A new survey conducted by the CDC has found that smoking rates continue to drop among American adults. Only a little over 15 percent (15%) of all US adults are currently smokers.
Even more impressing, this means that that the number of smokers has decreased by almost 17 percent (17%) since 2014. The pattern is not new however as this decline became visible back in 2010 and surprised researchers after they were unable to find any change in smoking habits for the previous ten (10) years.
Patricia Folan, Center for Tobacco Control director at North Shore-LIJ Health System (Great Neck, New York), has a few theories for why this may be happening. For one, tobacco taxes have kept rising in recent years, making people reconsider the amount of money that they spend on the vice.
But the increasing number of harsh anti-smoking ads and the increasing number of laws that ban both indoor and outdoor smoking have also been shown to contribute to the positive change.
Folan said that many smokers, even hard-core smokers, have told her that “When I can’t smoke here, I can’t smoke there, when people see me smoke they look at me like I’m a pariah — it makes me want to not smoke anymore”.
The survey conducted by the researchers from the Centers for Disease Control and Prevention (CDC) is an annual event that looks at a multitude of public health issues. It’s titled “The National Health Interview Survey” and it shows that the national smoking rate has come a long way since 1965, when 42 percent (42%) of American adults were smokers.
The research team did mention that many field experts expressed concern between the years of 2004 and 2009 when the smoking rate refused to drop below 20 percent (20%). Some even theorized that that there may be no way to convince this minority to quit the unhealthy habit.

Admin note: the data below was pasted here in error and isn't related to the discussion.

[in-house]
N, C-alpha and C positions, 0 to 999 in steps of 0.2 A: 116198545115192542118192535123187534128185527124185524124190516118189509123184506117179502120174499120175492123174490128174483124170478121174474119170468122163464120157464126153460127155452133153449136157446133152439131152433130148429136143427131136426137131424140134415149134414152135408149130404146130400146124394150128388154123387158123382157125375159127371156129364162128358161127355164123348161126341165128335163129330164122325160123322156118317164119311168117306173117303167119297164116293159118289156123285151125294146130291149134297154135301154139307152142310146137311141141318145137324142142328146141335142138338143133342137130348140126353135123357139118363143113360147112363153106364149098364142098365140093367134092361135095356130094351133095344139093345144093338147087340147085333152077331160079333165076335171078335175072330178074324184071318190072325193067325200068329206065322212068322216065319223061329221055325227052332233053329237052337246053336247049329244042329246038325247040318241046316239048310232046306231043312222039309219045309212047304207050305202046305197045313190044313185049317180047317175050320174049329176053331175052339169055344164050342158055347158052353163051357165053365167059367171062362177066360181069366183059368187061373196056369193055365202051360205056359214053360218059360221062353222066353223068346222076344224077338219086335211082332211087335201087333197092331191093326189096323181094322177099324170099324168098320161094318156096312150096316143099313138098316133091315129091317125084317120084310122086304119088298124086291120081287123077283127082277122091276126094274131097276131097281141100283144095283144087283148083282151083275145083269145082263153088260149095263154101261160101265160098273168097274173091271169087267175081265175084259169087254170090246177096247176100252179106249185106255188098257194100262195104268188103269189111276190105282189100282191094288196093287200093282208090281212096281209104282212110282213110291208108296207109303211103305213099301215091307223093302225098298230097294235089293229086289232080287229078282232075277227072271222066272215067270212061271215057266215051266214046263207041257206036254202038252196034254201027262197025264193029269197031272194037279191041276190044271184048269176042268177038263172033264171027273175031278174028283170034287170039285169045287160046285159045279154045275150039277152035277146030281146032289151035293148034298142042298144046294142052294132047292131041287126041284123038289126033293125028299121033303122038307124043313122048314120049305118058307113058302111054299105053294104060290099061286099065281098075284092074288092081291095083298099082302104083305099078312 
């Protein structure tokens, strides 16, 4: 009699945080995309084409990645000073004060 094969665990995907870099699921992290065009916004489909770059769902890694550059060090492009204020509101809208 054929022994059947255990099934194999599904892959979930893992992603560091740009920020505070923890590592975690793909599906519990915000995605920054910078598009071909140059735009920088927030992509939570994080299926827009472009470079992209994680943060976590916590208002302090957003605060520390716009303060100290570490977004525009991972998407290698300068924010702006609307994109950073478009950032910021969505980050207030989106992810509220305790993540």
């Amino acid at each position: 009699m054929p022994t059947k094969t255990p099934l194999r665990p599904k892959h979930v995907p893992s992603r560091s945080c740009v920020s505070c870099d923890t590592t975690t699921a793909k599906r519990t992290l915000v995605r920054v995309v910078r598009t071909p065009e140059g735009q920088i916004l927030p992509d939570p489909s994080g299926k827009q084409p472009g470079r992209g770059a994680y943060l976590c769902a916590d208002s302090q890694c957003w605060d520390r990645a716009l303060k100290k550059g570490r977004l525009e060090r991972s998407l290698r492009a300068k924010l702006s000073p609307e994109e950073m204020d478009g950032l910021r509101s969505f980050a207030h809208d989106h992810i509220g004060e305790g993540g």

But Thomas Carr, national policy director for the American Lung Association, is happy to report that the current smoking rates indicate that today’s anti-smoking messages are getting through to people and that responsible parties have to do “more of the same” in order to reach the remaining 15 percent (15%).
Carr agreed with Folan that smoke-free laws which ban indoor and outdoor smoking in the United States have made a tremendous difference. However, he was also sad to report that North Dakota was the only state to pass any comprehensive smoke-free laws in the past five (5) years, and that the country still has 22 states that have yet to pass any bans on indoor and / or outdoor smoking.
Carr stressed that if these remain states would join the effort, they would not only help reduce the current smoking rate even farther, but they would also “protect more people from secondhand smoke”.
He also believes that the US Food and Drug Administration’s (FDA’s) intent to regulate other smoking products (cigars, electronic cigarettes, hookahs) will also help reduce the number of current smokers.
The findings were published earlier this week, on Tuesday (September 1, 2015) by the US Centers for Disease Control and Prevention (CDC).
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